In alignment with previous data, those who had ever used NFP and/or attended church had lower odds of divorce compared to their counterparts. Odds of divorce were higher in those who were sterilized or had ever used oral contraception. Interestingly, there was no statistical difference between those who had used condoms compared to NFP methods. Those using NFP methods had a 14% divorce rate compared to 39.4% of those utilizing sterilization, and 27 to 39% of women who ever used oral contraceptives. Those who listed “high importance” of religion or had frequent church attendance also had lower odds of divorce. When exploring secondary outcomes of cohabitation, the authors found that those cohabiting had higher divorce rates compared to those non-cohabiting and were more likely associated with female sterilization and the use of oral contraception and condoms. These results were consistent with previous studies.
“Those who had ever used NFP and/or attended church had lower odds of divorce compared to … those who were sterilized or had ever used oral contraception.”
Some of these studies were limited by insufficient requirements on the knowledge of NFPs; some articles’ criteria included having attended only one NFP class. Other limitations included small sample sizes, with one study having only 15 couples. These studies could not distinguish whether couples using NFP methods had inherently stronger relationships compared to non-NFP users. Another limitation the authors noted included newer digital fertility-awareness applications, in which users are often advised to still use condoms or are insufficiently taught to use certain methods. Another limitation includes survey bias. Reproductive-age males in the NSFG surveys were not asked about family planning and were therefore not included. Perhaps collecting the responses of reproductive-age males could provide more insight into the impact of NFP methods on marital relationships. It would also be beneficial to tease out other confounding factors, including age of marriage, length of marriage, and whether these couples had children. Based on the comprehensive literature review and additional data analysis provided by this article, it can be concluded that exercising periodic abstinence in NFP users leads to improved self-mastery, self-esteem, communication, overall marriage strength, and lower divorce rates than non-NFP users.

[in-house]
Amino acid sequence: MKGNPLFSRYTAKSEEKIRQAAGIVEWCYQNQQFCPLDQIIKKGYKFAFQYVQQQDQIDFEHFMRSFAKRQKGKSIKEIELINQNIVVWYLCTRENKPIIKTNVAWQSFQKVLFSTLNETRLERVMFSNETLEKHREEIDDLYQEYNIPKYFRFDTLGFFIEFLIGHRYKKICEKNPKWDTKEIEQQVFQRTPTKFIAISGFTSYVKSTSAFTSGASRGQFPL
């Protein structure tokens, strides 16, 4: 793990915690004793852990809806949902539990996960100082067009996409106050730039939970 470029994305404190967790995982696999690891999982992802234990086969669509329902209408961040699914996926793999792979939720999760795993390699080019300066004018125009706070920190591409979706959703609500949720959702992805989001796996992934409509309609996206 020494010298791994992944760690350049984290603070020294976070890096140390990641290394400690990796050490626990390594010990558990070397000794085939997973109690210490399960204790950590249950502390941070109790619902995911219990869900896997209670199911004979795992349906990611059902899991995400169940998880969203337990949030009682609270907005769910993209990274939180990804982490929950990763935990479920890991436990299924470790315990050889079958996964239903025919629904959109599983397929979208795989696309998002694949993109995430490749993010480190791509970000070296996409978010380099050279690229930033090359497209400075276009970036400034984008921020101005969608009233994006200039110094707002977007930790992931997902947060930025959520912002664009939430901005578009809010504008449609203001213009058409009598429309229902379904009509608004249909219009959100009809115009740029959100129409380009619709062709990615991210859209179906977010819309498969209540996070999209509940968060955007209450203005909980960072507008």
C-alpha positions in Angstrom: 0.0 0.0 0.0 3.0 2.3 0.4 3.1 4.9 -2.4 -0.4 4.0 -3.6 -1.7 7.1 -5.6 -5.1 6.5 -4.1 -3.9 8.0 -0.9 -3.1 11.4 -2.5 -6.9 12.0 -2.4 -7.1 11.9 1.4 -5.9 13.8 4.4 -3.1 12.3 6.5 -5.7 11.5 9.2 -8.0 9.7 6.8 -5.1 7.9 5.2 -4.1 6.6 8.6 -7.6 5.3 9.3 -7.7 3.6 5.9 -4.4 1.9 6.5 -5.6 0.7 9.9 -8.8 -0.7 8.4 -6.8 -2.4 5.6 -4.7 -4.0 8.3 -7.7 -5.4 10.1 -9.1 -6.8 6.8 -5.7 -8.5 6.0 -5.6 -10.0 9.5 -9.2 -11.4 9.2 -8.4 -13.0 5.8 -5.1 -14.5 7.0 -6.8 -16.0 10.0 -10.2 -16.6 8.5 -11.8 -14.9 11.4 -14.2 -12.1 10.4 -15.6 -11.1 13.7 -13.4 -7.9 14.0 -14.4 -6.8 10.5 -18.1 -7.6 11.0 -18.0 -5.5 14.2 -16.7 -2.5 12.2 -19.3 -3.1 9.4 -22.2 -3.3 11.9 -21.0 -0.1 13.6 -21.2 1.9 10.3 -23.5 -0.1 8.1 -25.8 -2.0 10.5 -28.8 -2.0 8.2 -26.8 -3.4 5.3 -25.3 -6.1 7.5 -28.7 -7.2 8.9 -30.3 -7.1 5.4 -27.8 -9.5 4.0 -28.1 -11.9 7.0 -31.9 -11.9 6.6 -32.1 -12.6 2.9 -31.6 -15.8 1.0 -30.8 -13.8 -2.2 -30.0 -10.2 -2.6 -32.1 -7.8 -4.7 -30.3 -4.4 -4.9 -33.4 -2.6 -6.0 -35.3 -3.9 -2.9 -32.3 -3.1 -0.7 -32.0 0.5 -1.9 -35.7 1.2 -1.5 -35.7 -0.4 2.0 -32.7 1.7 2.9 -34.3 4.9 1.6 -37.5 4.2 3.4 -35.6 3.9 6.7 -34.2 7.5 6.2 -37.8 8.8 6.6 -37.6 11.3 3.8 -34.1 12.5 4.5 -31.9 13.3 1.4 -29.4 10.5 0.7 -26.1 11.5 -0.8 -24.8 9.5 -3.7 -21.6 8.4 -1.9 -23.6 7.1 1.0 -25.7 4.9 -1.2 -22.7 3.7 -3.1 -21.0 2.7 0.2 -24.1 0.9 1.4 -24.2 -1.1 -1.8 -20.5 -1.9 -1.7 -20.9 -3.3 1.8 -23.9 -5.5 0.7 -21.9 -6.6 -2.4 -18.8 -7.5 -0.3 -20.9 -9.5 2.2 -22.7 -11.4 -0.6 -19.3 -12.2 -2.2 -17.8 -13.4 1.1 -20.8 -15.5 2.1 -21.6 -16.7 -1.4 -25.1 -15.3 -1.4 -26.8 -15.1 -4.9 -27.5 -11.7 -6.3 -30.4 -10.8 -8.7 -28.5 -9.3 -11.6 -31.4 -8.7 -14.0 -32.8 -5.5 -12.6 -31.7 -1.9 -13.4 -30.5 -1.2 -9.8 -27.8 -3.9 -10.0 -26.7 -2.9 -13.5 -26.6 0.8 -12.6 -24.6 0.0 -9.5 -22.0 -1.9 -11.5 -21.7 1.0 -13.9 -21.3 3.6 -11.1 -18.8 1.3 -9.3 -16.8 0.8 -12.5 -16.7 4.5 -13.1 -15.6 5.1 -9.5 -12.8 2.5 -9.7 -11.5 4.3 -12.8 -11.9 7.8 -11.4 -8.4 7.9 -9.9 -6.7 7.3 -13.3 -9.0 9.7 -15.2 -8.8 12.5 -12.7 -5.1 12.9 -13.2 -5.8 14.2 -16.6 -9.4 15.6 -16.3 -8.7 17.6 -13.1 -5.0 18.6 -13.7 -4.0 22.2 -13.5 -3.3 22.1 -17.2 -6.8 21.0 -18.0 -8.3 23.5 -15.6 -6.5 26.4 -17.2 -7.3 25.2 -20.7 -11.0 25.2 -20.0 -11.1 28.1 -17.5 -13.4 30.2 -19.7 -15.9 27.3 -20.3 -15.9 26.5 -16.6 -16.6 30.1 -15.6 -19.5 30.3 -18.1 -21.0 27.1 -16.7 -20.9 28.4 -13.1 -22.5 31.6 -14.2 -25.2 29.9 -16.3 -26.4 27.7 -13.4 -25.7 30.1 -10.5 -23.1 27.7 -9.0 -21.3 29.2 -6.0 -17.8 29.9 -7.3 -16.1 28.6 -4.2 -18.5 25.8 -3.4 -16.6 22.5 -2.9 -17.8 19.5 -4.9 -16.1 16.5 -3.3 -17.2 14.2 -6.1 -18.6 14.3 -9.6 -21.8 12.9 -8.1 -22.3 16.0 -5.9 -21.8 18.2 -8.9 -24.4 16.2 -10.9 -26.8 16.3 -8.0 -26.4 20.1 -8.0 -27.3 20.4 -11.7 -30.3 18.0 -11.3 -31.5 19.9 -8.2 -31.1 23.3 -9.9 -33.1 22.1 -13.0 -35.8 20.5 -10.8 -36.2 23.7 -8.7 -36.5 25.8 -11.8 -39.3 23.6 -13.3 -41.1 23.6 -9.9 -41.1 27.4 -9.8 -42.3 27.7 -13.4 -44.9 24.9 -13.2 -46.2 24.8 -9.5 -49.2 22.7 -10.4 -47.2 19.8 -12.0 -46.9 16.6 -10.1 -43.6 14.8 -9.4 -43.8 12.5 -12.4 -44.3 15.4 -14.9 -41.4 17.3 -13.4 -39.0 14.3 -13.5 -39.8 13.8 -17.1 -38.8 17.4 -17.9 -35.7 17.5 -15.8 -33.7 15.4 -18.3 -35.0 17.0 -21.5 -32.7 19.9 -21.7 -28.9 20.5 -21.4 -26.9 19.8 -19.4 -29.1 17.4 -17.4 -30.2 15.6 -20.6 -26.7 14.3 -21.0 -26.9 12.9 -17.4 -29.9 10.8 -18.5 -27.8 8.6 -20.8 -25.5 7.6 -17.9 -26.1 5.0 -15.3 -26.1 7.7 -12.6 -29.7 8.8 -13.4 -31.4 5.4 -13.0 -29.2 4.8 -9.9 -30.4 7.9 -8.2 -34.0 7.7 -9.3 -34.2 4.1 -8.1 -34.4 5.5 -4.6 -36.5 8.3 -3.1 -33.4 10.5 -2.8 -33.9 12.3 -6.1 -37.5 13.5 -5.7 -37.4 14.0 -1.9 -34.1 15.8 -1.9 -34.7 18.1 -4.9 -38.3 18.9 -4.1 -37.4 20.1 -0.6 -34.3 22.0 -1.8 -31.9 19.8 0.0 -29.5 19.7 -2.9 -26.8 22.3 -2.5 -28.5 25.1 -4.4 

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ABOUT THE AUTHOR
Michelle Asuncion-Castor, DO
Michelle Asuncion-Castor, DO, is a first-year family medicine resident at Ascension Columbia St. Mary’s Hospital at the Milwaukee campus. She completed the two-part FACTS elective course as a 4th year medical student at the Des Moines University College of Osteopathic Medicine.